Rental Housing in Informal Settlements – A Case-Study of Rajkot

Studies across the world have shown the presence of rental housing in almost all informal and slum settlements. This research is an attempt to understand rental housing within the informal housing and discerning its characteristics in comparison to the informal sector owner-occupied housing in the city of Rajkot in Gujarat.
By and  |  September 28, 2011


The current government paradigm towards urban poor housing is to provide land titles to the poor and promote ownership housing. However looking at the current housing market, especially in large industrial and commercial cities, rental housing as an accessible housing option for the poor cannot be over-looked. Literature review has shown rental housing to be an integral part of the housing tenure systems in the city, as well as in the stages of a migrant’s upward mobility from a squatter to ownership housing. Studies across the world have shown the presence of rental housing in almost all informal and slum settlements. This research is an attempt to understand rental housing within the informal housing and discerning its characteristics in comparison to the informal sector owner-occupied housing in the city of Rajkot in Gujarat.


Rental housing provides the much needed ‘room for manoeuvre’ (Oakpala, 1981 in (Kumar, 2001) or flexibility of tenure arrangements during the lifetime of an urban poor household. Rental housing lessens the burden on a migrant to invest on shelter till one can manage to have disposal income for ownership housing. It is responsive to in an individual’s and a household’s life-cycle changes and is an asset for tenants as well as landlords. Rental housing is influenced by the local economic conditions and employment.

There is a long-drawn debate on the significance of ownership versus renting in housing. It is a popular belief that all households aspire to own housing. Many studies have proved this assumption to be true. However, the crucial question is not if ownership is desired by poor households, but if ownership housing is accessible to them (Kumar, 1996). Issues of accessibility have come up in housing policy discussions because the governments across the developing countries have tended to design their public housing programmes to cater to the demand for ownership housing. On the contrary, studies across the world have shown that rental housing is of particular importance to the migrants. It has been theorized as the first entry point for a migrant in a city. Until a migrant can manage to find a stable job and save to invest in ownership housing, rental housing provides him/ her with numerous options shelter. Yet, the housing policies do not pay attention to the rental housing needs.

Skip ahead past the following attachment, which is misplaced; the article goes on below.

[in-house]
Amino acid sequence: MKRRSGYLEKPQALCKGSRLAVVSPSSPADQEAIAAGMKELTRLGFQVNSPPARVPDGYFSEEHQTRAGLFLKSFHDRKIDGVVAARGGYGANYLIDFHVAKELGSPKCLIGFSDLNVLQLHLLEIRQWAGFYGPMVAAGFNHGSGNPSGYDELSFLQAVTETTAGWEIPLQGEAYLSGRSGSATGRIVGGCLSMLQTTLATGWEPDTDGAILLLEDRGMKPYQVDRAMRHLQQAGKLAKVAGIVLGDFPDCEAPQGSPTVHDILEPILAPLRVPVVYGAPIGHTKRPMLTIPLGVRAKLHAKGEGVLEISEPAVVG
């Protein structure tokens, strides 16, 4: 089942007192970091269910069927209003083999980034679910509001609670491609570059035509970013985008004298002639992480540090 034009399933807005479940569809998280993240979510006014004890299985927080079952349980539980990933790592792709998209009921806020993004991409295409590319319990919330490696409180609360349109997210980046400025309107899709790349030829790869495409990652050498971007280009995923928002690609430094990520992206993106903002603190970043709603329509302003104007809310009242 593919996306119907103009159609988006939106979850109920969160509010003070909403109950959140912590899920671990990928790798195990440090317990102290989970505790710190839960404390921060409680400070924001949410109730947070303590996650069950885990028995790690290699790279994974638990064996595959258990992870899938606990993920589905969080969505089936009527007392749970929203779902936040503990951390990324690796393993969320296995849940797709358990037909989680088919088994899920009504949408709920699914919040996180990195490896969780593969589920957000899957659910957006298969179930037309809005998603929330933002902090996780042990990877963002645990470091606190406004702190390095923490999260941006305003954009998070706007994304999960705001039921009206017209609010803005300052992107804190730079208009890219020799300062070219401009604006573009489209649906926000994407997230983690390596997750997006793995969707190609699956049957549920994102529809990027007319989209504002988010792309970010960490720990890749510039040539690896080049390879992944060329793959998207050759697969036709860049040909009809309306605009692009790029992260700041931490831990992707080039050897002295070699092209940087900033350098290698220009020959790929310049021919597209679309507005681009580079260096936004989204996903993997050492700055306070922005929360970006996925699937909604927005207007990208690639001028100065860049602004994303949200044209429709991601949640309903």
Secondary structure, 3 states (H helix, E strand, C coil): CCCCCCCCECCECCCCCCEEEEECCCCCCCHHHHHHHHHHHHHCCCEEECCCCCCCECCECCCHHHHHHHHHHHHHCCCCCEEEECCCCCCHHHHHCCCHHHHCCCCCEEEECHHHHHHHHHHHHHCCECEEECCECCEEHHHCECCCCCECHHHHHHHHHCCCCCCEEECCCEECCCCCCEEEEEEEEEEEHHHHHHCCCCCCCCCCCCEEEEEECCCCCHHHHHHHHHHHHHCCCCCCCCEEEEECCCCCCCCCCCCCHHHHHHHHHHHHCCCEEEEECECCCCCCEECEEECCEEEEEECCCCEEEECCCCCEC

In the quest to be ‘World Class City’, whatever that means in the cities of the developing countries, many city have launched demolition drives, with the backing of planning legislation, which consider slums and squatter settlements as encroachments. Infrastructure project implementation has also led to displacement of slums and squatters and in some instances they have been entitled to rehabilitation. Most of the rehabilitation projects are designed based on an understanding that the dwellers would desire ownership housing and hence invariably, the rehabilitation package is a dwelling unit given on ownership basis. At the same time, in the rehabilitation process, house owners are viewed as legitimate beneficiaries while missing out the tenants of the demolished slums and squatter settlement.